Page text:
Still We Hear the Guns
We are living ten decades since the end of World War One and nearly 75 years after World War Two. And yet these conflicts still carry immediate claims over us today. How and why this is so will be at the heart of our class’ learning journey each day this summer. As we use the historic core of London and Paris as our classroom, exploring a mosaic of secret gardens, hidden memorials, battered stone walls and hushed courtyards. To know what it felt like when a generation of young soldiers marched to war in the throes of a passion that was called “the spirit of 1914.” And what it was like for their families at home, when so many veterans came back unable to live lives that struck anyone as “normal.” Finally, we’ll explore the tragic confluence of irony and history that made the battered generation of World War One go on to become the parents whose own children would board the trains and ships and aircraft in 1939 and 1940. To start it all back up again, and on a scale this time that –God willing–the rest of humanity won’t see surpassed after the end of Generation War.
Still We See the Signs
Our course will fan out each day through the narrow alleys and lost spaces of two cities where war held vast dominion from 1914 through 1940. Some days, our work will feel familiar to history majors, because we’ll teach about the causes of war at the British Library or in the shadows of the Louvre. Other days, you’ll be asked to think like students of Psychology. Because our attention to what Sigmund Freud developed as his modified view of the human psyche will focus first on World War One and then on World War Two, as we teach you at the home he made in London after he was forced to flee the Nazis. While another day’s focus on Ernest Hemingway, Virginia Woolf and J.R. Tolkein will feel like the best literature class of a lifetime. What will tie all of this together will be our use of active learning sites to make our material come alive, from the Imperial War Museum to the Bethnel Green Tube Stop to the Shoah Memorial and Paris’ Museum of the Resistance and Liberation.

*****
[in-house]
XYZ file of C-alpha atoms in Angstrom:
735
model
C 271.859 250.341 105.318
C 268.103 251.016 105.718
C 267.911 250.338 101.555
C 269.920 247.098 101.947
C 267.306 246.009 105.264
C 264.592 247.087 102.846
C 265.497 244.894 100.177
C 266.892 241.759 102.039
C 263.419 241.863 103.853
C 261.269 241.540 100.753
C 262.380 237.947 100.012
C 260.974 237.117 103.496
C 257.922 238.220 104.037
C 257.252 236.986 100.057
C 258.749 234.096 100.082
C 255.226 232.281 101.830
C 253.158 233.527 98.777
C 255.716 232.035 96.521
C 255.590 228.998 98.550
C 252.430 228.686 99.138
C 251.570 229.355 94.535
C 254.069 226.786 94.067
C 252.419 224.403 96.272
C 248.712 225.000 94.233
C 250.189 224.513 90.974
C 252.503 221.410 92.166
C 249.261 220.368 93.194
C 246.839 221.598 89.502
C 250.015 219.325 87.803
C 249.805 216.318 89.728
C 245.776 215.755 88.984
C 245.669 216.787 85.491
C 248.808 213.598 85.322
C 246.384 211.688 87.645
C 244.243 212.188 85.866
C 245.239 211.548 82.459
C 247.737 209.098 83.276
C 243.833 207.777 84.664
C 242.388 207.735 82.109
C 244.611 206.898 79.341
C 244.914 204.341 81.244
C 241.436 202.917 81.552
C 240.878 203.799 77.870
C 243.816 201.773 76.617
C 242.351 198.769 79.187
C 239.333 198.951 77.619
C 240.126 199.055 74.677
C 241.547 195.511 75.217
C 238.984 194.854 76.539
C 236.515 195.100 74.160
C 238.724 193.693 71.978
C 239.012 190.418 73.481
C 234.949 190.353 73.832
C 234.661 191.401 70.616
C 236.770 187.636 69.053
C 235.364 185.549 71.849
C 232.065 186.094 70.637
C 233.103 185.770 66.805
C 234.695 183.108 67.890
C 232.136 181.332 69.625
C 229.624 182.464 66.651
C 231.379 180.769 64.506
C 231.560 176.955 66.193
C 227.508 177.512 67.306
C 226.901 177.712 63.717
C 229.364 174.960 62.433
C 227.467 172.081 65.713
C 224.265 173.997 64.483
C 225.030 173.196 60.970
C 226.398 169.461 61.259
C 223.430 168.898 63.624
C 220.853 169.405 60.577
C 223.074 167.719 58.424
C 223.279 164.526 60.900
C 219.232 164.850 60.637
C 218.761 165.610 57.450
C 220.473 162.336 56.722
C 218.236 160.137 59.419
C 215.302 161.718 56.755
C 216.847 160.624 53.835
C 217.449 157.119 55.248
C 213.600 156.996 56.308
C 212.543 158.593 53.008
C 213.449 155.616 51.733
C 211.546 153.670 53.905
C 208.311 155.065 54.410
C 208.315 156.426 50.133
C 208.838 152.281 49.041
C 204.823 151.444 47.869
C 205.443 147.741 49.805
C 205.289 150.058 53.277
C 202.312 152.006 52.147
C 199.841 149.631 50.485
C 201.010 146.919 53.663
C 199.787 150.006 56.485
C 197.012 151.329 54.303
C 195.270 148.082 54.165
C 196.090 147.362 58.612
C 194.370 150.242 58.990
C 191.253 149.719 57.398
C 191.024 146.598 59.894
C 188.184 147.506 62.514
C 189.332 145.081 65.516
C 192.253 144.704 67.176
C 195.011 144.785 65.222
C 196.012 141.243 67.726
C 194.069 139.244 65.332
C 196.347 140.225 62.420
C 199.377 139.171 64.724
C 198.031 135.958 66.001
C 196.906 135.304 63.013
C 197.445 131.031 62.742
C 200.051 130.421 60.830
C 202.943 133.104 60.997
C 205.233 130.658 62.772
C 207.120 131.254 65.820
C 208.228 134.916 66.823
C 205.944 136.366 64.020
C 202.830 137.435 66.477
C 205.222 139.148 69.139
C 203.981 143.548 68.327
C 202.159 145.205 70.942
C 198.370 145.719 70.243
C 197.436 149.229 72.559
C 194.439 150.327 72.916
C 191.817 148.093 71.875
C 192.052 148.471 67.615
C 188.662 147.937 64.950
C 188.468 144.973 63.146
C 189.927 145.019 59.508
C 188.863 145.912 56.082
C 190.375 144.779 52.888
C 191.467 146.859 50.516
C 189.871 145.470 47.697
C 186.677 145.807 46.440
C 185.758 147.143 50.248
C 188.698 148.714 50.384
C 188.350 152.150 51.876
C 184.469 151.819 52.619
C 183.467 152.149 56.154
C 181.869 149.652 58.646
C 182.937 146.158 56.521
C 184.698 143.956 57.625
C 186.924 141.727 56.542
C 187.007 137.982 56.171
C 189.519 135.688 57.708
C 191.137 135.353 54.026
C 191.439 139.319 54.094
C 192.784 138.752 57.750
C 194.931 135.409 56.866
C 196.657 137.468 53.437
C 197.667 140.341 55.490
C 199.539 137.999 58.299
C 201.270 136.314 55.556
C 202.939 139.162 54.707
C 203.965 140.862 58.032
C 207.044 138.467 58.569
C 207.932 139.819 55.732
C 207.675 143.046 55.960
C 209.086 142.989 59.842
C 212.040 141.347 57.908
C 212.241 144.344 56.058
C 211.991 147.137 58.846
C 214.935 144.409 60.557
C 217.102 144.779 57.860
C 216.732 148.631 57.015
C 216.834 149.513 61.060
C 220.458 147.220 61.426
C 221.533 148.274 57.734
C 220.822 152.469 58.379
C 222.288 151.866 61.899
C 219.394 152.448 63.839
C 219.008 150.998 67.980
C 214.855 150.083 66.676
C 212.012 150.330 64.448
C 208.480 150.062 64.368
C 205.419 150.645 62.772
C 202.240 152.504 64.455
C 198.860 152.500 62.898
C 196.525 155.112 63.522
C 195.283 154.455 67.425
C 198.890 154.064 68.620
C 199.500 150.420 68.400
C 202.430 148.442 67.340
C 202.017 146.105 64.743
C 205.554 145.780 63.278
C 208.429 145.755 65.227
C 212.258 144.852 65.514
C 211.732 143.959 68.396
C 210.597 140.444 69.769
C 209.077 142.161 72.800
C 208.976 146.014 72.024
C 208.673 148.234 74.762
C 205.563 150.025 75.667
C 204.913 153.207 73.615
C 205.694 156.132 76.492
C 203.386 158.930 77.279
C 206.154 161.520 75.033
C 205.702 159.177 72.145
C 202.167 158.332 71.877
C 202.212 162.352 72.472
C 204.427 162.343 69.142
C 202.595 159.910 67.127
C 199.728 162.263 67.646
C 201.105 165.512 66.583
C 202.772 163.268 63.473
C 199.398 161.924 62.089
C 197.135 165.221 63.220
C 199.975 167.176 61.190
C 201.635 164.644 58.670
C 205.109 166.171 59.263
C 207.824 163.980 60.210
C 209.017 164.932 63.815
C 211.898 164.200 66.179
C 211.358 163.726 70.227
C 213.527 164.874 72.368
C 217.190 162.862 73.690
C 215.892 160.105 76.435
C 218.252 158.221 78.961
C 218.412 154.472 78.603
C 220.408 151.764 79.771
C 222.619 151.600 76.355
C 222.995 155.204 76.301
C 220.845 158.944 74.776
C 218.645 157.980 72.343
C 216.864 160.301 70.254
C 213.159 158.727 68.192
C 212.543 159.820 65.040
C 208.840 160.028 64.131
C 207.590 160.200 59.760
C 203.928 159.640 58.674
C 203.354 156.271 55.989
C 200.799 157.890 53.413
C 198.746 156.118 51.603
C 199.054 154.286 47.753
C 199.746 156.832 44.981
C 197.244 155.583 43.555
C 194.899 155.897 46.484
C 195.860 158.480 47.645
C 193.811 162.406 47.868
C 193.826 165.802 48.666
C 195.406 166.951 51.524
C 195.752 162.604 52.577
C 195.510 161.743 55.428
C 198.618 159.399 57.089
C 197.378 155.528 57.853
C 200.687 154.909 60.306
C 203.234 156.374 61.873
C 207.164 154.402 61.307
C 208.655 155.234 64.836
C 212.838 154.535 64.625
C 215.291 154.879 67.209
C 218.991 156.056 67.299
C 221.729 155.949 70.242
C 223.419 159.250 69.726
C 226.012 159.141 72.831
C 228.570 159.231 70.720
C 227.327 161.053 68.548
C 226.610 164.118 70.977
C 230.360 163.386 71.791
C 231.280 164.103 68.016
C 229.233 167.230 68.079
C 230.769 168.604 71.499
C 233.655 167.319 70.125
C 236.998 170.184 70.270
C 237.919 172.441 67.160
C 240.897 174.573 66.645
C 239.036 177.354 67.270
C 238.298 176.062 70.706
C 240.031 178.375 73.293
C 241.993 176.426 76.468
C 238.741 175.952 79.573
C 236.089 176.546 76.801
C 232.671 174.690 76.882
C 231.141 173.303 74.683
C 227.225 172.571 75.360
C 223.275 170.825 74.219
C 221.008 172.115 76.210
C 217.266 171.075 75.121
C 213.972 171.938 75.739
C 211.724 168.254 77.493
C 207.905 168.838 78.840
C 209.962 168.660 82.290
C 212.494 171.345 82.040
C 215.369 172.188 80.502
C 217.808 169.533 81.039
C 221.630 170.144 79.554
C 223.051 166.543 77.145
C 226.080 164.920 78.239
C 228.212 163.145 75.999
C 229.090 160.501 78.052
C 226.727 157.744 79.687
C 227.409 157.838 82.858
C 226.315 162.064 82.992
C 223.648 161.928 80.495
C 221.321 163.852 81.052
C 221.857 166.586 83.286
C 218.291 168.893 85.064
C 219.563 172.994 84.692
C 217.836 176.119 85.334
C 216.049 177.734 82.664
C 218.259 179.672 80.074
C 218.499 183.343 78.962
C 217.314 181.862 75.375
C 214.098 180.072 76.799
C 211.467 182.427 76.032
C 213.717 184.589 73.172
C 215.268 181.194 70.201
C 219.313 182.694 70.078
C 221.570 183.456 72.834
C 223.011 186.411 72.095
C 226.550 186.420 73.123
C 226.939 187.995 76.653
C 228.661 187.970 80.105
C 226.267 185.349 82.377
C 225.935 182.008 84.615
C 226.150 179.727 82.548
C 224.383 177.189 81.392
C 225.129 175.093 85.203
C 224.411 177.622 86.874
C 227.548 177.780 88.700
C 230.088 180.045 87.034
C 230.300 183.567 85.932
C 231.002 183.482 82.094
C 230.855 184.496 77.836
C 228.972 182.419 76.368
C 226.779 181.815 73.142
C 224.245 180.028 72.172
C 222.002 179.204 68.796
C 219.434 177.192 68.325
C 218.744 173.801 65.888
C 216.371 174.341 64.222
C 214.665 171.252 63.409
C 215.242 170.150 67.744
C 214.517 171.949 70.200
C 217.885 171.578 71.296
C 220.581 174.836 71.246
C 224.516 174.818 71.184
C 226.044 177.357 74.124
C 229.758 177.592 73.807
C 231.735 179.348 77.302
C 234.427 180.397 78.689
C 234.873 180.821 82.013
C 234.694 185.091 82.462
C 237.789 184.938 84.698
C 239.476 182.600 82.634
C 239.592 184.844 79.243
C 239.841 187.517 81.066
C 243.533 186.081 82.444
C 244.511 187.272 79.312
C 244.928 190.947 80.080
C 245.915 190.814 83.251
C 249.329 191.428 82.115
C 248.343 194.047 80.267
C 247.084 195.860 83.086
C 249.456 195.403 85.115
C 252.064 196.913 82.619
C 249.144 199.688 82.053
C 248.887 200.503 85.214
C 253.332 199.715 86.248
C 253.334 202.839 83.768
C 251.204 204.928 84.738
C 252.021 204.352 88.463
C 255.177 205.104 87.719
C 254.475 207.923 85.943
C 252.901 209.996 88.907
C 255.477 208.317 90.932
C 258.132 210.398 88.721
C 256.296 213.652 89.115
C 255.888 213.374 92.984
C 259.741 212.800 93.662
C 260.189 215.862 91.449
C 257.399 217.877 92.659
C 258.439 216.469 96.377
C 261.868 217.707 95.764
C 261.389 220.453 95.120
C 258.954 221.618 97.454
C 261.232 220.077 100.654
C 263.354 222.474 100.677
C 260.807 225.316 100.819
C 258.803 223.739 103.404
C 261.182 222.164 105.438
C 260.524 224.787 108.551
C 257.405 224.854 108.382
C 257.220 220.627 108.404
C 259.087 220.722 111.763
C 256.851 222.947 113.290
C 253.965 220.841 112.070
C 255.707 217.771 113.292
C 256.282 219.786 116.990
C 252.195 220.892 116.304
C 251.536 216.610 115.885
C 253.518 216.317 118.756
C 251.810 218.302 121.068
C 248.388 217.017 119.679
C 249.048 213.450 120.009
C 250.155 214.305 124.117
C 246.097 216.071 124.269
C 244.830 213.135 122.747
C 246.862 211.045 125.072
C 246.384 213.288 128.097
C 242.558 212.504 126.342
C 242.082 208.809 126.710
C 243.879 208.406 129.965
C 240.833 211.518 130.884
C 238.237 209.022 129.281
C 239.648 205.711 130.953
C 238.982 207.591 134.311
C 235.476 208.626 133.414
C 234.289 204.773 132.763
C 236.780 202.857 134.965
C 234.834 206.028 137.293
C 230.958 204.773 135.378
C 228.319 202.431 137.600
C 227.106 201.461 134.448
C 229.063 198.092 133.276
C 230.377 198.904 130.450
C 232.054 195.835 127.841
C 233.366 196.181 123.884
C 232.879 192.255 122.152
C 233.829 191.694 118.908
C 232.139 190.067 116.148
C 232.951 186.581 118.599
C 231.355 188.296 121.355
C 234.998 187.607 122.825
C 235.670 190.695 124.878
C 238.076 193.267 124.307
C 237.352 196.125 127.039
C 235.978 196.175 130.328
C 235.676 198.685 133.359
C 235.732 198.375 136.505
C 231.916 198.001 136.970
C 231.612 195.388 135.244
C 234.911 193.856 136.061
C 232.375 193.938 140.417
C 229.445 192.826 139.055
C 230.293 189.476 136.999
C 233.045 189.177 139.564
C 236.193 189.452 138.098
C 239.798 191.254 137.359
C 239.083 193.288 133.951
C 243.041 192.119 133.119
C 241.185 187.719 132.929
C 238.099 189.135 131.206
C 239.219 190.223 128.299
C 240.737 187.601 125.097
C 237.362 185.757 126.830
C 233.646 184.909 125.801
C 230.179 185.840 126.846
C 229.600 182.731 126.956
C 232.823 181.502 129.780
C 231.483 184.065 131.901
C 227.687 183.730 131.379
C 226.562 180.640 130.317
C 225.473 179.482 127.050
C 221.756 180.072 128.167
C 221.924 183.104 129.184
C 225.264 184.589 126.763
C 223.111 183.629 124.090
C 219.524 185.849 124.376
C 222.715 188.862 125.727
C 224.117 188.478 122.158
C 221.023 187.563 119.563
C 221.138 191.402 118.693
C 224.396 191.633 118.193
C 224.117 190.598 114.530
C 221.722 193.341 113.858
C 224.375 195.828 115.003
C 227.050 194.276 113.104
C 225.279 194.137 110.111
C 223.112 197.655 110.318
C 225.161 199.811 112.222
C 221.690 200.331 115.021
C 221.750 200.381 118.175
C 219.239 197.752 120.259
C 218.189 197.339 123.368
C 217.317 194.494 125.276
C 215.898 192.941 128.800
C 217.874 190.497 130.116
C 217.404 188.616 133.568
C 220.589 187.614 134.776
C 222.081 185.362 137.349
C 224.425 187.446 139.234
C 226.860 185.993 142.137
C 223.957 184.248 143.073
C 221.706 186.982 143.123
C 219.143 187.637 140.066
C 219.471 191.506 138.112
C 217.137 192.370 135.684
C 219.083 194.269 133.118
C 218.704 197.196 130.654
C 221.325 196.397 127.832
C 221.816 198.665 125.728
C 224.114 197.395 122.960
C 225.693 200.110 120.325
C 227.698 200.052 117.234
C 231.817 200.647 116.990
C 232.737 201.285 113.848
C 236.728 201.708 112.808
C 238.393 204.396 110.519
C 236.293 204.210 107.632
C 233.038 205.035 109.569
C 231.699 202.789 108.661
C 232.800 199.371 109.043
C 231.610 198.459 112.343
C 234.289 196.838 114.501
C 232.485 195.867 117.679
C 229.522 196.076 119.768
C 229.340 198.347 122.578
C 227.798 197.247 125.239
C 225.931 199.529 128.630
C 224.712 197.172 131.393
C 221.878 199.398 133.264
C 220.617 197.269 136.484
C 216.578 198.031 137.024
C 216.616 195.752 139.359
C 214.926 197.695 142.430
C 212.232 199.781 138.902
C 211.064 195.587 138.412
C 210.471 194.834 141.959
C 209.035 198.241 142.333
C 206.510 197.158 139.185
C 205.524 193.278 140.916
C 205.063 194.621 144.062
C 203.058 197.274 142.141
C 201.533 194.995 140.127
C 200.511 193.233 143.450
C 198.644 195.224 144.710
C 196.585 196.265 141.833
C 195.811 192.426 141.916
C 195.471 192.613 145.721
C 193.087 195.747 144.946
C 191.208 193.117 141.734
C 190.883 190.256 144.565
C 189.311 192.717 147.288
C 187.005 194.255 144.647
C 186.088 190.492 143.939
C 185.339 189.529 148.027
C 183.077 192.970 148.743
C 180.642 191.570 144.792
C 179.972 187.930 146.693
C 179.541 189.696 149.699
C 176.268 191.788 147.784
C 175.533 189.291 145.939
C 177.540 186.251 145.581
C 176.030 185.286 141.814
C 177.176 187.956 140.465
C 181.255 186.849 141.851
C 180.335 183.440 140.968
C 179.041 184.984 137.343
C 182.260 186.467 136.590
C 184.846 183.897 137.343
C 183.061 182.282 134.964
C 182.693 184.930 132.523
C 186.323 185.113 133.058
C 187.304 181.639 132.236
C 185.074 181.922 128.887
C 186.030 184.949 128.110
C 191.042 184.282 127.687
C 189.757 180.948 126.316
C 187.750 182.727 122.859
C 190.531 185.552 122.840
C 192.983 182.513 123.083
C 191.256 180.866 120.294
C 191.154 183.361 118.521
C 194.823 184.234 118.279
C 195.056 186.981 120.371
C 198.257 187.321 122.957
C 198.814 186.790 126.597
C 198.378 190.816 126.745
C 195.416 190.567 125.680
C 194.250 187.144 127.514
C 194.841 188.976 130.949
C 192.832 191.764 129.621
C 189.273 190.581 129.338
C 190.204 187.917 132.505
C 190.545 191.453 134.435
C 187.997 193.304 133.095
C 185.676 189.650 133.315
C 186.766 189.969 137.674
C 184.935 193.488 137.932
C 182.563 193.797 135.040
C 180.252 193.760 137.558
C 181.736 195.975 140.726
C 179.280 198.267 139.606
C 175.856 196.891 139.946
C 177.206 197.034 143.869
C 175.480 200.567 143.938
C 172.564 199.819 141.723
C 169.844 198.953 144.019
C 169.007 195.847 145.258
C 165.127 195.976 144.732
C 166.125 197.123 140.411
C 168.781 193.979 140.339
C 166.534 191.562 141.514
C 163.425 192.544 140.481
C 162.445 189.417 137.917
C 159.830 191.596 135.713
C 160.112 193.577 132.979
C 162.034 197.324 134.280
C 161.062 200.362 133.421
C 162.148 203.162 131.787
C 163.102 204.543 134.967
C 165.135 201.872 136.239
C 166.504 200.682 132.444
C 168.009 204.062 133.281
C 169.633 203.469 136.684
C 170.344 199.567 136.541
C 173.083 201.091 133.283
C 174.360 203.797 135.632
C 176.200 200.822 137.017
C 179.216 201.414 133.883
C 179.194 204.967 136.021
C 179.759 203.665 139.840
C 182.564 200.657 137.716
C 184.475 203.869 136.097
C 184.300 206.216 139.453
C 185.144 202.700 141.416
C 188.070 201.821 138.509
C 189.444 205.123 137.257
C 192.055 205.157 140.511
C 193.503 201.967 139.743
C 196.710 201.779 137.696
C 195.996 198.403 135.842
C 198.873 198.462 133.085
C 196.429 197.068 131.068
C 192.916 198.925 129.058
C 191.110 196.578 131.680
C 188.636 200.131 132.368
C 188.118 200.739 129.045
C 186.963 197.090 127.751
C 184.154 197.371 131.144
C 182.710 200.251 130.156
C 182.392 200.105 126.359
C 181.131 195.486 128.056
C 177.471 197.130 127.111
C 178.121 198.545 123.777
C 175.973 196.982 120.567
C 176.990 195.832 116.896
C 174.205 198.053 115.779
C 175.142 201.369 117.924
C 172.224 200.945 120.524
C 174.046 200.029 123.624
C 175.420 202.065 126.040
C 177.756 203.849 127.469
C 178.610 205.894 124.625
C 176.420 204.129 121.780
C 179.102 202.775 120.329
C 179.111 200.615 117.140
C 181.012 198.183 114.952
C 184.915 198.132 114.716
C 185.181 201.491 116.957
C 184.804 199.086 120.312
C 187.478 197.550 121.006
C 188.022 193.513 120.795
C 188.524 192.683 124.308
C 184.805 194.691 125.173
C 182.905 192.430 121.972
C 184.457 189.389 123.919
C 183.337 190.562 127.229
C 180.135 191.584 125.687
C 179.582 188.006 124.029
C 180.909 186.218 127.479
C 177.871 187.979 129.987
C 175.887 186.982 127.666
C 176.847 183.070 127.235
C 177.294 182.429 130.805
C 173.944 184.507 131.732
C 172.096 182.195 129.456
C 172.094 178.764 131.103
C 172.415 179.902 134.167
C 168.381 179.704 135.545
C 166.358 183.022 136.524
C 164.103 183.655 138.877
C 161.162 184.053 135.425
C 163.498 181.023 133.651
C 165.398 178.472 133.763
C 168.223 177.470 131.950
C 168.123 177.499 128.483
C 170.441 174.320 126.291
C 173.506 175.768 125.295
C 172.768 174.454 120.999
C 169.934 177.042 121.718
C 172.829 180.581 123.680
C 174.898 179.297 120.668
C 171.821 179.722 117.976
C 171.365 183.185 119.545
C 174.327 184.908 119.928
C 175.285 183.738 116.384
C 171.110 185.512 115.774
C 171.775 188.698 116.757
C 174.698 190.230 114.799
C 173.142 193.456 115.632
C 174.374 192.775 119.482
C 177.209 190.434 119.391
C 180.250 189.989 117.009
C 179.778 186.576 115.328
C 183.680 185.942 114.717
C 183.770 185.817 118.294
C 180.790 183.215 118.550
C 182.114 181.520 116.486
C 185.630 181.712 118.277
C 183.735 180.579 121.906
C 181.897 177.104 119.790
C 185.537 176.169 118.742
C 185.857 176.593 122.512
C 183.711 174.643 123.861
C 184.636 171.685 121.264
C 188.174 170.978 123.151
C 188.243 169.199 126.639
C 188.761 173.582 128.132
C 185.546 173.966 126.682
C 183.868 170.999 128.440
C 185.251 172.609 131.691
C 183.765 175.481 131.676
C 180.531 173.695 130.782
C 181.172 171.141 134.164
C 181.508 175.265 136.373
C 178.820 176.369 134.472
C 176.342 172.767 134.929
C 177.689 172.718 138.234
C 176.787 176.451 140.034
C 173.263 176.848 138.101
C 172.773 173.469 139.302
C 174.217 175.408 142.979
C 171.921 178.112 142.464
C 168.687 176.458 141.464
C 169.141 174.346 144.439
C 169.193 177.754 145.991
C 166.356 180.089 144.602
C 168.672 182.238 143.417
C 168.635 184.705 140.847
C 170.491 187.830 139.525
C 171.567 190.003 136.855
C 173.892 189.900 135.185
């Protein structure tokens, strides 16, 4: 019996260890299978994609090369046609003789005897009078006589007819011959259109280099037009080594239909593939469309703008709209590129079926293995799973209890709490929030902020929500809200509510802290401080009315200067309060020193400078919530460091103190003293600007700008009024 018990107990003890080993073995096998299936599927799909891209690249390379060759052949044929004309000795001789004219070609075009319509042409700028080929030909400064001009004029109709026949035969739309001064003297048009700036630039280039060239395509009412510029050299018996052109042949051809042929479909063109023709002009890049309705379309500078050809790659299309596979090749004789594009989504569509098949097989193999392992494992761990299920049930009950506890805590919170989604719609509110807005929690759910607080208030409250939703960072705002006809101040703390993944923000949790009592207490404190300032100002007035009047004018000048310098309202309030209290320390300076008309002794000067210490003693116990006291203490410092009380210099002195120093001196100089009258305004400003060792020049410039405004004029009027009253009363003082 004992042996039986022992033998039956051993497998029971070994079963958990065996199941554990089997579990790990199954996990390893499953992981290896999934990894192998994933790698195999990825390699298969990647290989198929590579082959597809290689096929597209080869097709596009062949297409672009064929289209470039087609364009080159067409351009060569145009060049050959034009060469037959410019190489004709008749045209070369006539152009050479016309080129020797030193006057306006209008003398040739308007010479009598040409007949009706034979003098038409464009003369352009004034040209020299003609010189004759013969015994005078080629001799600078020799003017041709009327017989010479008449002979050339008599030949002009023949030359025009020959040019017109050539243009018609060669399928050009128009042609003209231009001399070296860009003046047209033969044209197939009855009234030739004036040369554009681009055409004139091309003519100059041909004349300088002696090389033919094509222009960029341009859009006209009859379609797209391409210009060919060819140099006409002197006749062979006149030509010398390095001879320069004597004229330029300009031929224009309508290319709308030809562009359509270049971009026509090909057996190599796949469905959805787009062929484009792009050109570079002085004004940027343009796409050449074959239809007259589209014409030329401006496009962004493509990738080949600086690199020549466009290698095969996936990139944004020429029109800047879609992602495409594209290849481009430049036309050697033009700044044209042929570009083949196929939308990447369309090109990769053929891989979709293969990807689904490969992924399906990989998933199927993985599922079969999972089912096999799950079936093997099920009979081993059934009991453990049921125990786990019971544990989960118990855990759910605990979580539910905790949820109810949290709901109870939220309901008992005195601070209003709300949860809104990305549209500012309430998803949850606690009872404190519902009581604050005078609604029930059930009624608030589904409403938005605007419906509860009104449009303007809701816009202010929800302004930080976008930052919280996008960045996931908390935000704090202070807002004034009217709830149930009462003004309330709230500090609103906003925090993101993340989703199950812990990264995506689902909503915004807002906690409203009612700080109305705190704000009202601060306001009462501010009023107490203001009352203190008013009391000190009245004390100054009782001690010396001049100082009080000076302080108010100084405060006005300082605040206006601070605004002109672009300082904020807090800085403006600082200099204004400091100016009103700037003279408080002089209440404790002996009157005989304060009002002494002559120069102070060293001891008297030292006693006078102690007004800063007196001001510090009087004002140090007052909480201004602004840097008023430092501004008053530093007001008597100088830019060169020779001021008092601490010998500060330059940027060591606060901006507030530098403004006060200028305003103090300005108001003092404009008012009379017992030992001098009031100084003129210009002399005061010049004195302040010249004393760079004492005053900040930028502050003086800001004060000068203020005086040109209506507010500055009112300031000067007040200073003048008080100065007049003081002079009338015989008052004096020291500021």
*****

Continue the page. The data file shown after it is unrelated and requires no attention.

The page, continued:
Our Teachers: The Heroes of Generation War
If you’ll learn many things from the literary, scientific and political members of Generation War, you’ll likely remember more about the several expert “guests” whose lives will be central to how, where and what you learn in our course. These experts won’t have names you’ll have heard of, and yet the stories of their lives will feel eternal when you come to know them as your learning journey in this class sweeps you across London, Paris and all over the hallowed battlefields of northern France. For now we will call them by first names only: Maurice, Edith, John, Ernst, Virginia.